If you watch or play hockey, chances are that you have a good idea of what interference entails but the penalty can still be confusing for hockey enthusiasts and newcomers alike. Adding to the confusion is the different scenarios in which interference can be called. So let’s jump into the question at hand:
What is interference in hockey?
Interference is the act of a player using their body, with no intention of playing the puck, to impede an opposing player who doesn’t have possession of the puck. Many things can result in interference being called, such as making contact with the goalie. Interference is typically a minor penalty.
The concept of interference can be confusing, even before you start factoring in all the different scenarios in which it can be called. That is where this article comes in handy! We will break down all the ins-and-outs of the penalty for you in one convenient place.
Interference in Hockey
When interference is called in a game, it is important to note that several different types of interference can be called.
Typically, these will be explicitly stated by the referee and recorded on the score sheet as such, but sometimes, especially in youth hockey games, the call will simply be “interference” regardless of the situation.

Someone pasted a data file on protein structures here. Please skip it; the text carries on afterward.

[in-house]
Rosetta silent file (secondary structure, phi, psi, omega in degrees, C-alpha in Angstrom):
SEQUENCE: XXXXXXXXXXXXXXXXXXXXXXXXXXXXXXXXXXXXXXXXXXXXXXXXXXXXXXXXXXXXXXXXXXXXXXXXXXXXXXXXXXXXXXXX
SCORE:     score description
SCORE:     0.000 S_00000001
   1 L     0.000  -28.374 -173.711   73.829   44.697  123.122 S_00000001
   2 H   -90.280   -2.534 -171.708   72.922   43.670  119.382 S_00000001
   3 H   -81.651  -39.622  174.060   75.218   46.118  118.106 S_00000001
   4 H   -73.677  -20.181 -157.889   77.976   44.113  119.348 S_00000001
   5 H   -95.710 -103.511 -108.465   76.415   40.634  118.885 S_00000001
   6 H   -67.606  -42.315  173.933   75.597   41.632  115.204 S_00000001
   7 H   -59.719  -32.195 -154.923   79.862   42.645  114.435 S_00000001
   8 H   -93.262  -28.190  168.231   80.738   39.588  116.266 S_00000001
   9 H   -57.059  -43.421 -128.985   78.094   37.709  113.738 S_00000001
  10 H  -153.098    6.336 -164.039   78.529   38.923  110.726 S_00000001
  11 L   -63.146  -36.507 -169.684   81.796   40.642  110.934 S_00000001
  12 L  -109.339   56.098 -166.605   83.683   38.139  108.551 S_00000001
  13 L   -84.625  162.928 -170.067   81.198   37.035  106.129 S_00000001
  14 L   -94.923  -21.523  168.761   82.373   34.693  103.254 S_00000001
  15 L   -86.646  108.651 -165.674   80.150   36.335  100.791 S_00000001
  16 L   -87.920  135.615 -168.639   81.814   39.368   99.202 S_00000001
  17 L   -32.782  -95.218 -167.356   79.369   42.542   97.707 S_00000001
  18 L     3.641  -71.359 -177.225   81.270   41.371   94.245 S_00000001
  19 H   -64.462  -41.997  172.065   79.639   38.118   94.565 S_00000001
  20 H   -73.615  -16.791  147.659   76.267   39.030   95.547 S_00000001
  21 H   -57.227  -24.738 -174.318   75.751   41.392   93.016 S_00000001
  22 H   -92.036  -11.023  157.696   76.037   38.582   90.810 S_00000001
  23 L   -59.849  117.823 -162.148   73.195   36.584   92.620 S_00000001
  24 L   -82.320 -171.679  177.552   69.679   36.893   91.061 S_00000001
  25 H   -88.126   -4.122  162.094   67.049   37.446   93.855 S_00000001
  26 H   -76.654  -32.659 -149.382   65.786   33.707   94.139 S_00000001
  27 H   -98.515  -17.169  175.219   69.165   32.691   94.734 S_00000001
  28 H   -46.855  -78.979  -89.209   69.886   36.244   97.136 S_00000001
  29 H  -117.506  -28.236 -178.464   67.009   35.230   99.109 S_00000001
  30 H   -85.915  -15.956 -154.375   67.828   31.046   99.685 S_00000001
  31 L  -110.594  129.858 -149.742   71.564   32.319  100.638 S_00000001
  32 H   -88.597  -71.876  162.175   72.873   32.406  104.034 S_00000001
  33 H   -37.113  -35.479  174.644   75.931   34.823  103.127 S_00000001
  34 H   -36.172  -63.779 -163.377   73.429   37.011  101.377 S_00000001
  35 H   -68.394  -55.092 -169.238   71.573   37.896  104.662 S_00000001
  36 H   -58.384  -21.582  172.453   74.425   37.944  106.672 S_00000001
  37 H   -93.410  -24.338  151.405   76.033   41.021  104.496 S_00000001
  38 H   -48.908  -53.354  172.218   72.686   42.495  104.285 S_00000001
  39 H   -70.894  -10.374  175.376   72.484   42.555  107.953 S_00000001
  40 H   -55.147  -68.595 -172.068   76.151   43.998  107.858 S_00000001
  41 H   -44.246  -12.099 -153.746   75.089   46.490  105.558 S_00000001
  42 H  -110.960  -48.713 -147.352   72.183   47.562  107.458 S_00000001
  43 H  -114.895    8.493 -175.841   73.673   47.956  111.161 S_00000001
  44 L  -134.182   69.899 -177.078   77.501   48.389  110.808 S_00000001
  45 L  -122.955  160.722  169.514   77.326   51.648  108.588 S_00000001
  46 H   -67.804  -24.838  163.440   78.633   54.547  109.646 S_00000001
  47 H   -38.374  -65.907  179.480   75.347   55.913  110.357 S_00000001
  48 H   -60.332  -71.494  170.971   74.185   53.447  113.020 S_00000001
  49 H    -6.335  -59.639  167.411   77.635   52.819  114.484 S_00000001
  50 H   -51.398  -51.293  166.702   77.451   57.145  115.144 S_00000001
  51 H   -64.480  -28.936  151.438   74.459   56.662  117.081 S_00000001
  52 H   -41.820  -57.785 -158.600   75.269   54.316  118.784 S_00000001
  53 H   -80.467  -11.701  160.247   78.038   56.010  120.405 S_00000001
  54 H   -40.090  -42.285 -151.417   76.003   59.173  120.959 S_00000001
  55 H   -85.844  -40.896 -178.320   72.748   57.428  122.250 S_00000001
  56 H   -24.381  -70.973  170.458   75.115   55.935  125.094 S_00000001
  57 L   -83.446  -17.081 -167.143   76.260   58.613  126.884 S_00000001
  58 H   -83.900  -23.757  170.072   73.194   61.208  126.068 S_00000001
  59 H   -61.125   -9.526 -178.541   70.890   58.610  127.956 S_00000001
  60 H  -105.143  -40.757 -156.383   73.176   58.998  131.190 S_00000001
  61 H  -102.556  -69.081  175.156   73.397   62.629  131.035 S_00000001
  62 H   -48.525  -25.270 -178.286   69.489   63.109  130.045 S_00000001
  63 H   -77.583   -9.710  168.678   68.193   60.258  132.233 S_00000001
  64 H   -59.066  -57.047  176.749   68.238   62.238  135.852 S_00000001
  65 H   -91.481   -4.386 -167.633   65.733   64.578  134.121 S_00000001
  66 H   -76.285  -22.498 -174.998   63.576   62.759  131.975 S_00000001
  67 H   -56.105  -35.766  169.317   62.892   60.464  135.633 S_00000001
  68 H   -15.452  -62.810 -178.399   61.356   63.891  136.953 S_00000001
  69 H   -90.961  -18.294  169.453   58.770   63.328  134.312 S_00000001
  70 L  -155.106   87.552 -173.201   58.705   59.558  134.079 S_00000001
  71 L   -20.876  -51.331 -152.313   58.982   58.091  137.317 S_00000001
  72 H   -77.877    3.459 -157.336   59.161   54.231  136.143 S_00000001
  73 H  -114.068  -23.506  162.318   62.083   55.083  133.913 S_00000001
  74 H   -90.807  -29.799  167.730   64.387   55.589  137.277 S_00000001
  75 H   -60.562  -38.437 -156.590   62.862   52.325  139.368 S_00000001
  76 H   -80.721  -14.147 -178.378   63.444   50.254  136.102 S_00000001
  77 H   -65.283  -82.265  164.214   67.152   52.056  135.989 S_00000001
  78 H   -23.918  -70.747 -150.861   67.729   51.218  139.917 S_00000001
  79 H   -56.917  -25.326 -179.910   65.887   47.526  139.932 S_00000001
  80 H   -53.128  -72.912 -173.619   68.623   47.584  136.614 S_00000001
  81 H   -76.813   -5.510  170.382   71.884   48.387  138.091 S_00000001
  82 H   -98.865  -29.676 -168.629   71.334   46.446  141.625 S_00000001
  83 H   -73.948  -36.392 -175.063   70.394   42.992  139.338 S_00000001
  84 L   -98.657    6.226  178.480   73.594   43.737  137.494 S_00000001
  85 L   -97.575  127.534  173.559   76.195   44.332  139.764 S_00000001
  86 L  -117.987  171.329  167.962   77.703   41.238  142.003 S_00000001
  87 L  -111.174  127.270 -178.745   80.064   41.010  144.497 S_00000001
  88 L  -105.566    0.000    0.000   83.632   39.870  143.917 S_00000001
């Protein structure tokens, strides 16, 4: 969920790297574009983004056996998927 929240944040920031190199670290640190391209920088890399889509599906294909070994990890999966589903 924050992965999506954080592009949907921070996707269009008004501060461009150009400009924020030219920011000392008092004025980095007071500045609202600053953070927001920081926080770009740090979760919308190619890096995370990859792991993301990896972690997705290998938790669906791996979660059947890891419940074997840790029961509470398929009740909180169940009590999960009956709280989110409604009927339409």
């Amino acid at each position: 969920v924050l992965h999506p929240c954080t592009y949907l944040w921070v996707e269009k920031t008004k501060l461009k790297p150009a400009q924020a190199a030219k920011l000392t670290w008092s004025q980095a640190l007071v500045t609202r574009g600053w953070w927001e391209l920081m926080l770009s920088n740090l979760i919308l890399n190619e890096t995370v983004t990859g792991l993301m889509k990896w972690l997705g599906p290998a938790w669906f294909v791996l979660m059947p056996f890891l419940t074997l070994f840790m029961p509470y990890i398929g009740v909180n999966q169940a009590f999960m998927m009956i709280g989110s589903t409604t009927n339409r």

Types of interference calls include general interference, goaltender inference, bench interference, and interference by the goaltender. Each of these calls has different “penalties” associated with them, respective to the severity of the offense.
General interference is the simplest and most commonly seen type of interference in regular gameplay.
As defined by USA Hockey rule 625, “Interference is defined as when a player uses his body (“pick” or “block”) to impede the progress of an opponent (non-puck carrier) with no effort to play the puck, maintain normal foot speed or maintain an established skating lane.”
This is a long way of saying that interference is when a player from either team who does not carry the puck impedes a player of the other team (who does not carry the puck), by making contact with them.
In most cases, this is an attempt to keep the opposing player from getting to a free puck or getting into a position from which it would be easier to score.
From this understanding of the rule, it may be concluded that there are many missed interference calls throughout the average hockey game. But the determining factor is the second half of rule 625, wherein it specifies that the player has gone out of his or her way to impede the progress of an opponent.
The stating of this rule has led to some debate and eventual unwritten understandings of the rule that will be covered in a later section on the subjectivity of this rule.
Goaltender interference is the next most common type of interference you’ll see when watching hockey. Contrary to what the name may lead some to believe, this form of interference is not committed by the goaltender, but rather against them.